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                     The Journal of Lutheran Liturgy

We exist to promote and defend the historic liturgy of the Church, as it has come to us from Western Christendom. This work, because of its very nature, is also deeply rooted in the Gospel itself, which is why we feel justified in commenting on doctrinal and exegetical matters too, to an extent. The liturgy and the Gospel it encases are integrally related. This is unquestionable when it comes to the sermon, so we have always dedicated a substantial amount of space to sermons and to writings about sermons. Sermons are part of the liturgy: the preaching of the Gospel is a liturgical activity. We believe that when preaching is weak, liturgical follies will likely be nearby, whether either forerunning or coming soon afterwards. Where the Gospel is not clearly understood, with all its sacramental implications, it is not surprising to see churches being stripped of the decorum that has historically accompanied it.

Put another way, when Christ is not proclaimed as the One who sits on the altar—whose true body and blood that were offered to God for the sin of the world are given to the Church for the remission of sins—when this reality is not understood or clearly confessed, then there is nothing left but window dressing and show. Why concern yourself with paraments and vestments, or with liturgical propriety and rubrics, if the reason for all this is missing? Gottesdienst aims to provide a defense for the liturgy by confessing in no uncertain terms what the liturgy is for. We don’t genuflect, or make the sign of the cross, or bow, just because it’s the faddish thing to do, or because we happen to think it would be stylish to look Catholic. We do happen to do those things for pretty much the same reason they do them, though in their case it might be more of a matter of obligation than of confession, considering the fact that they have for centuries had a penchant for speaking of matters of the Gospel in terms of “holy obligations.” We are, however, quite willing to agree that where Christ is present, there solemnity is appropriate, and any lack of solemnity is inappropriate.

In our own Lutheran settings, we’ve been dealing more urgently with this greater problem, this lack of solemnity. We take that liturgical observation as symptomatic of a greater infirmity. When people lack reverence and solemnity, what they lack is a sense of awe. When they lack that, it can only be because they are unaware of Who is present before them. They might deny this, but seriously: if you had opportunity to have a place in the upper room on Easter, would you act casually? Would you not be overcome? Thomas certainly was, on the Sunday after Easter. Though he was undoubtedly thrilled, we can surmise his (necessarily spontaneous) liturgical response to have been something like that of the Wise Men, or of the returning leper. Nor would it have been for him merely out of holy obligation that he replied, “My Lord and my God” (St. John 20:28). It was because of what he knew, what he could not deny.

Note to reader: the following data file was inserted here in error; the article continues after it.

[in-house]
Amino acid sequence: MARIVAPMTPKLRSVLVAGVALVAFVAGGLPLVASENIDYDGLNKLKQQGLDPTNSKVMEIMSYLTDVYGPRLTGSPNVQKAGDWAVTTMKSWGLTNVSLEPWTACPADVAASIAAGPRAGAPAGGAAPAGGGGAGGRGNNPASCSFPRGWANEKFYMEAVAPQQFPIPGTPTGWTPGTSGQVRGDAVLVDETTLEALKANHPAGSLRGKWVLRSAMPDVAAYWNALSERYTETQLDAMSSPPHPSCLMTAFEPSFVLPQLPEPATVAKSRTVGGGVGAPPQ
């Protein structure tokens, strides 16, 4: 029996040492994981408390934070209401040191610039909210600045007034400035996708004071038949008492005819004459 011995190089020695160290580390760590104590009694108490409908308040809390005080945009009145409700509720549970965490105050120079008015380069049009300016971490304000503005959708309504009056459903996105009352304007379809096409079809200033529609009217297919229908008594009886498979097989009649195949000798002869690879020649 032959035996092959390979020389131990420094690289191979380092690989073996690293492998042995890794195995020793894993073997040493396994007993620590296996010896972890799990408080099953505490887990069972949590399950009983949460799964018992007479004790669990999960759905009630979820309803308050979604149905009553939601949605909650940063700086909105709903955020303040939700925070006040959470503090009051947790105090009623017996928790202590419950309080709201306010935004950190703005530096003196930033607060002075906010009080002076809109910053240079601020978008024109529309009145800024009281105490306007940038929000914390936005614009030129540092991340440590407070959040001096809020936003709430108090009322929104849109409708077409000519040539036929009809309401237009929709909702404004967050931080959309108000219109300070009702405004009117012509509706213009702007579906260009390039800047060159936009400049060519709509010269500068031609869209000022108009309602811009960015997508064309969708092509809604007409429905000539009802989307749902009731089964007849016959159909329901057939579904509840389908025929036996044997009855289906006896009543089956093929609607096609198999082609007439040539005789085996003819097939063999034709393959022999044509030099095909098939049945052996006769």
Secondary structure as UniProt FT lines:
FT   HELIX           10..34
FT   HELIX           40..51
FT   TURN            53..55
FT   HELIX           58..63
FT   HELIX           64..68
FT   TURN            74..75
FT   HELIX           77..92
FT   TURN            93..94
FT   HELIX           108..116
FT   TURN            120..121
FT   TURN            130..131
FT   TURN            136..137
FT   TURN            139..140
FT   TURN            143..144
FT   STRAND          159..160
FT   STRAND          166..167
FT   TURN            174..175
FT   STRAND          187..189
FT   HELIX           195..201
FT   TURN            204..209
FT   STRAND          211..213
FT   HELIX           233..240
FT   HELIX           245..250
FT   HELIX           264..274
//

Gottesdienst is for you if

·       You want to know more about the liturgy

·       Or if you want some great seasonal sermons and Biblical insights

·       Or if you want liturgical observations that are truthful, insightful, and unafraid

·       Or if you want encouragement to stand firm in the faith

·       Or if you’re a pastor who hasn’t yet taken the step of ordering a bulk subscription for your congregation.  You know, if they read something you’re already trying to tell them, they might be easier to convince. 

Michaelmas 2008In Gottesdienst, you may expect to find

  Sermons old and new preaching Christ and Him Crucified.   

  Meditations on the Mysteries of the Gospel.

  Liturgical observations  concerning 21st century Christendom. 

  Answers to your liturgical questions. 

  Commentary on the good and the bad in worship.   

  Clear explanations of the liturgy. 

The German word Gottesdienst (literally, "God's service") may be defined as both "divine service" and "public worship." The first and fundamental definition has to do with God's sacramental service toward man in the preaching of the Word and the administration of the Sacraments. The subordinate definition portrays man's sacrificial service toward God in the offering of hymns, prayers, etc. We propose that the historic Divine Service of the Western Christian Church is more than the cobwebs of antiquity. It is a theological treasure, which is most needed in today's Christian Church. The slogan Leitourgia Divina adiaphora non est (lit., "The Divine Liturgy is not adiaphora [indifferent things]") reflects this conviction.  

Our story: Gottesdienst was established in 1992 and had been responsible for providing outstanding liturgical material ever since. This journal is dedicated to the preservation and promotion of the historic Lutheran liturgy. We pledge to maintain the high level of confessional integrity and expectations for which this journal has always been known. To that end, we routinely publish sermons new and old, and fine articles pertaining to the historic liturgy and its rubrics, with an aim to fostering a deeper understanding of and appreciation for the Divine Service in which our Holy and Triune God enlightens us with His gifts, sanctifies, and keeps us in the true faith. We are encouraged by the continued growth we have enjoyed, as Gottesdienst continues to make strides in having an impact on current liturgical practices, and would be pleased to add your name to our growing list of subscribers.

Last updated on October 25, 2014
© 2014 Gottesdienst, a publishing arm of St. Paul's
Ev. Lutheran Church, Kewanee, Illinois